To study to what extent differences in cognitive performance between individuals with different glucose metabolism status are potentially attributable to hyperglycemia, insulin resistance, and blood pressure-related variables.
RESEARCH DESIGN AND METHODS:
We used cross-sectional data from 2,531 participants from the Maastricht Study (mean age ± SD, 60 ± 8 years; 52% men; n = 666 with type 2 diabetes), all of whom completed a neuropsychological test battery. Hyperglycemia was assessed by a composite index of fasting glucose, postload glucose, glycated hemoglobin (HbA1c), and tissue advanced glycation end products; insulin resistance by the HOMA of insulin resistance index; and blood pressure-related variables included 24-h ambulatory pressures, their weighted SDs, and the use of antihypertensive medication. Linear regression analyses were used to estimate mediating effects.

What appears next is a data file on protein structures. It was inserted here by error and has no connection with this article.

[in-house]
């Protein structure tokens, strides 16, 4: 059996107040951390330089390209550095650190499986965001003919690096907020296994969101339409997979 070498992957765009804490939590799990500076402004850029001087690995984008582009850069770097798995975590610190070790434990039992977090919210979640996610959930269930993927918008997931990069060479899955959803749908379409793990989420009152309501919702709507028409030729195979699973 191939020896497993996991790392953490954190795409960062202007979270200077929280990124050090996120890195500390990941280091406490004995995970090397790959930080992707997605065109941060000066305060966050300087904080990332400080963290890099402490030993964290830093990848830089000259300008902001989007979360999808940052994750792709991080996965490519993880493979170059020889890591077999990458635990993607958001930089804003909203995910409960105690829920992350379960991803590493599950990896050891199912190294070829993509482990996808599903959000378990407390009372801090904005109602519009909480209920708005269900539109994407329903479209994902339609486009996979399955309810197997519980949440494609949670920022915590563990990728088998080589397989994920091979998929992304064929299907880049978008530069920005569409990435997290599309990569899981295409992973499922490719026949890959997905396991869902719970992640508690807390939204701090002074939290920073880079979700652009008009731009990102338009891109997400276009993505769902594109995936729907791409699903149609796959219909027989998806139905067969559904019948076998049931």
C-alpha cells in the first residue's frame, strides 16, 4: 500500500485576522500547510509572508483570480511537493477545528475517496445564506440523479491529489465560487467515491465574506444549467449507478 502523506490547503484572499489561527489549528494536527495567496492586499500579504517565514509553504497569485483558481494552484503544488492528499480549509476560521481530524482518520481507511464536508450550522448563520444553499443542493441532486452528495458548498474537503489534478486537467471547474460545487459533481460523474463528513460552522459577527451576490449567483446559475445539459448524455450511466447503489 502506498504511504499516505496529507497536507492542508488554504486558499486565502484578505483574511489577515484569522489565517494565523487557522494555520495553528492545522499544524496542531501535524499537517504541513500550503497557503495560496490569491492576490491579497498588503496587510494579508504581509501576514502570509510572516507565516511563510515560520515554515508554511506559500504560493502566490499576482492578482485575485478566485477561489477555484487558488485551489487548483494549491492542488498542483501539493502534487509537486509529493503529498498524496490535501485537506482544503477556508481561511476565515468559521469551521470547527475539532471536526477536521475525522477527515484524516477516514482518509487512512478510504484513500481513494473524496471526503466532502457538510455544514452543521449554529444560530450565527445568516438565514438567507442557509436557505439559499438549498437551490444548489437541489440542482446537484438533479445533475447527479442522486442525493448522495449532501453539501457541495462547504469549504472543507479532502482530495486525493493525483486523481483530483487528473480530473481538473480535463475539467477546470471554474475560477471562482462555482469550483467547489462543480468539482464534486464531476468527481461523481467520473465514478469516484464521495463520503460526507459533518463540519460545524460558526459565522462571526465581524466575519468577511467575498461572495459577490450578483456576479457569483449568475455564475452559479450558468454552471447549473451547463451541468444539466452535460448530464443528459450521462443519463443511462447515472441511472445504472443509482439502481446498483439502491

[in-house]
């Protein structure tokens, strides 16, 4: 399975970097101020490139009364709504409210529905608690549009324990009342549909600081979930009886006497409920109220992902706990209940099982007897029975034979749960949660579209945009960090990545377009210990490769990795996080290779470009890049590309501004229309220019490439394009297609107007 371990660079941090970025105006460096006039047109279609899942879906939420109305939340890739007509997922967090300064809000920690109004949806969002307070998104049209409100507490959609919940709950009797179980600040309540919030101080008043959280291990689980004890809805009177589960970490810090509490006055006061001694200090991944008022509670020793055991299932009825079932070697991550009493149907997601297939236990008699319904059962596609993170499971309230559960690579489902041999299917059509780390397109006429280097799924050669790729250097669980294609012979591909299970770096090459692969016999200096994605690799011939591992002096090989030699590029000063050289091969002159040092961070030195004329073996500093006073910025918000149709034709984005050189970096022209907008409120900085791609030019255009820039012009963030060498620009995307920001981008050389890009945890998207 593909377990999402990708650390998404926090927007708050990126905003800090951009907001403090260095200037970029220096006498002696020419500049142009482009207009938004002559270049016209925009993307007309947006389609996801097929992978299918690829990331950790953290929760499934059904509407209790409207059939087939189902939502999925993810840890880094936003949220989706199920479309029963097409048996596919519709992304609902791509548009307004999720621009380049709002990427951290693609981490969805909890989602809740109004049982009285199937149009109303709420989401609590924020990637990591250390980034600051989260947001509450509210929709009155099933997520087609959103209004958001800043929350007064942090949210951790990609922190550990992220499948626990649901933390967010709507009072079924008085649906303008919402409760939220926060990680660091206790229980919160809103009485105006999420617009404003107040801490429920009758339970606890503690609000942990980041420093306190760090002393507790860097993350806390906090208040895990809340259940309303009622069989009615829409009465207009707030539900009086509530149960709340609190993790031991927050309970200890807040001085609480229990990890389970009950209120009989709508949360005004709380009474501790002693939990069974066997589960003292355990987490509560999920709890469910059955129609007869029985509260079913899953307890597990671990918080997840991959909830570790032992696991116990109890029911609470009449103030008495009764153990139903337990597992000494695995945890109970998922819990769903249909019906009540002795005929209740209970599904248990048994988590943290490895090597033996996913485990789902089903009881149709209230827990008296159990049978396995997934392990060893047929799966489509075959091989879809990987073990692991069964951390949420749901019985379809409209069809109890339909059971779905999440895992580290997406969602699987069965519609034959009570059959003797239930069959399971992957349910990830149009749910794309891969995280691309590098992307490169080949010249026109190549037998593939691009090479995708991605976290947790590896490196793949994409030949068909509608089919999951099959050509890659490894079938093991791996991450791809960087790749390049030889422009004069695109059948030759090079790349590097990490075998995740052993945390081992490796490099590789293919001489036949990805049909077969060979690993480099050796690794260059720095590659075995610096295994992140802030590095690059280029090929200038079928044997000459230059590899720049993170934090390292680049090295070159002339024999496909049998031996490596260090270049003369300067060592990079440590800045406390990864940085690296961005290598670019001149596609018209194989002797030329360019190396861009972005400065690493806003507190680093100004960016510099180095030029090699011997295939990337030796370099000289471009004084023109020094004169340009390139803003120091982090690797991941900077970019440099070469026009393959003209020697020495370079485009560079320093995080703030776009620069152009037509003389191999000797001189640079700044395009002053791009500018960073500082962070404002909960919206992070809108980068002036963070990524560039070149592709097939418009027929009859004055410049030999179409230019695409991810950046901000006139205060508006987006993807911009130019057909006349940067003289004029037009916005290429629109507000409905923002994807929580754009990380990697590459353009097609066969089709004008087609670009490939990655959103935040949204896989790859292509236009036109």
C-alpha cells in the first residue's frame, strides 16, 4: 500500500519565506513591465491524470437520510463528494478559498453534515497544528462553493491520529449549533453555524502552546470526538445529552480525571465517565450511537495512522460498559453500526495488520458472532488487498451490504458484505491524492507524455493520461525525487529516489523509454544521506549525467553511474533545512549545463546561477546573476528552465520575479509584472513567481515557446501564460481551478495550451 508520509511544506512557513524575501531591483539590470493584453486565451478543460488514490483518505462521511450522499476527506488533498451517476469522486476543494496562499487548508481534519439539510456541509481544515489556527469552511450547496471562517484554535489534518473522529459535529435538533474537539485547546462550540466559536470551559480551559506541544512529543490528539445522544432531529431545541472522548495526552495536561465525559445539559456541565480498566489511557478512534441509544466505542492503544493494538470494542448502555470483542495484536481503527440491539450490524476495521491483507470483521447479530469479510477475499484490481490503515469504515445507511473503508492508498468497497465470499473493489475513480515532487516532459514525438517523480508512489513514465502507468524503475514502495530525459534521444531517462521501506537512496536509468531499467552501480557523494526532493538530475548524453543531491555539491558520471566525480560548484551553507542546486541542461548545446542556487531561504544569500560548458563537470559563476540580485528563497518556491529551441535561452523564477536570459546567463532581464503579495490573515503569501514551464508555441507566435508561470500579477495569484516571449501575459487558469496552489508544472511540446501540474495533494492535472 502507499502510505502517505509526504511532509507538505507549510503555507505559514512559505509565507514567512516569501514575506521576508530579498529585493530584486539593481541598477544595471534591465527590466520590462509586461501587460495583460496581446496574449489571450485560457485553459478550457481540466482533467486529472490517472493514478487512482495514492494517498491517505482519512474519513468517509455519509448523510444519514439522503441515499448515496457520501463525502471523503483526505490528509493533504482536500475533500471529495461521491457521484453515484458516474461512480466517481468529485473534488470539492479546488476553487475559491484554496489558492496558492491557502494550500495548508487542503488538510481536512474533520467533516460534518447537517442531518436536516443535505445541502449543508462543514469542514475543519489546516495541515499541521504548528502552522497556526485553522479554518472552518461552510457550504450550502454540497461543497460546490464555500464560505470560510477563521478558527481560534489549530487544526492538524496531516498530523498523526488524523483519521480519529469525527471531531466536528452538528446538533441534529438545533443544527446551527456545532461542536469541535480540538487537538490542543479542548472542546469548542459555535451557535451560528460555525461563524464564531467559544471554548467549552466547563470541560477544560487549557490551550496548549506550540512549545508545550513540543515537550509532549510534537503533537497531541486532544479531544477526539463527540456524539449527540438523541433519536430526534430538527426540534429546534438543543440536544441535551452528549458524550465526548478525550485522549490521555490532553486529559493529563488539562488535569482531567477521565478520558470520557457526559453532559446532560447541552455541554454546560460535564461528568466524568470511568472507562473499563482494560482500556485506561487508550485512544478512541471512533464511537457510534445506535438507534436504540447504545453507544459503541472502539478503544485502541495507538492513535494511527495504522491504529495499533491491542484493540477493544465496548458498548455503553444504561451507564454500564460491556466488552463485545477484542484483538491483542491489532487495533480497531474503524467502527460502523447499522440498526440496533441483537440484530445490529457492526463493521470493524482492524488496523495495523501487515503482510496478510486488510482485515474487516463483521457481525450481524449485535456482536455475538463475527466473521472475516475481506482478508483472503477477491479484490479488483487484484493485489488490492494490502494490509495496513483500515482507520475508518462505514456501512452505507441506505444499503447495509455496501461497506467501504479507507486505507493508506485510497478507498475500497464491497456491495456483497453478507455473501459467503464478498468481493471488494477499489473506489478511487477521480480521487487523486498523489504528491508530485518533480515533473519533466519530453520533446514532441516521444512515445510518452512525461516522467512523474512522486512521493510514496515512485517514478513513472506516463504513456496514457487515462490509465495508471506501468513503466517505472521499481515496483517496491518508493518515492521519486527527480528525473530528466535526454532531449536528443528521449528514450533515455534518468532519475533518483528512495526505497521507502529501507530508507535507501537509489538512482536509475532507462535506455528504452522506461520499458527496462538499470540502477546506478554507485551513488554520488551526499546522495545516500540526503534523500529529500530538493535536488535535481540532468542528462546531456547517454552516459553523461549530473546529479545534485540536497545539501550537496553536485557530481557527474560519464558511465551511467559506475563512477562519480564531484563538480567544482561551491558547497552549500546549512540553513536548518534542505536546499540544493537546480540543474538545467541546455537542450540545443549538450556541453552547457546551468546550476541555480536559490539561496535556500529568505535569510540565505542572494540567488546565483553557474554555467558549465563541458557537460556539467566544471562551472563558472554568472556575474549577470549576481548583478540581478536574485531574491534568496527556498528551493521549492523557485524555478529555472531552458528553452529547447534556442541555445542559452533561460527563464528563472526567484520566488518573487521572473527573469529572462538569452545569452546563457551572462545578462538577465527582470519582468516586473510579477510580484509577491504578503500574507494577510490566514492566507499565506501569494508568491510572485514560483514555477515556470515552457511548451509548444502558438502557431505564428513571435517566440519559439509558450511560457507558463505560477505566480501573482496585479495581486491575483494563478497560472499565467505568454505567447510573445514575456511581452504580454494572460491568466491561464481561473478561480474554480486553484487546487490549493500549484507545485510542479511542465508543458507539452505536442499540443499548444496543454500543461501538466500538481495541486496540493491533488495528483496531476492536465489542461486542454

After adjustment for age, sex, and education, individuals with type 2 diabetes, compared with those with normal glucose metabolism, performed worse in all cognitive domains (mean differences in composite z scores for memory -0.087, processing speed -0.196, executive function and attention -0.182; P values <0.032), whereas individuals with prediabetes did not. Diabetes-associated differences in processing speed and executive function and attention were largely explained by hyperglycemia (mediating effect 79.6% [bootstrapped 95% CI 36.6; 123.4] and 50.3% [0.6; 101.2], respectively) and, for processing speed, to a lesser extent by blood pressure-related variables (17.7% [5.6; 30.1]), but not by insulin resistance. None of the factors explained the differences in memory function.
Our cross-sectional data suggest that early glycemic and blood pressure control, perhaps even in the prediabetic stage, may be promising therapeutic targets for the prevention of diabetes-associated decrements in cognitive performance.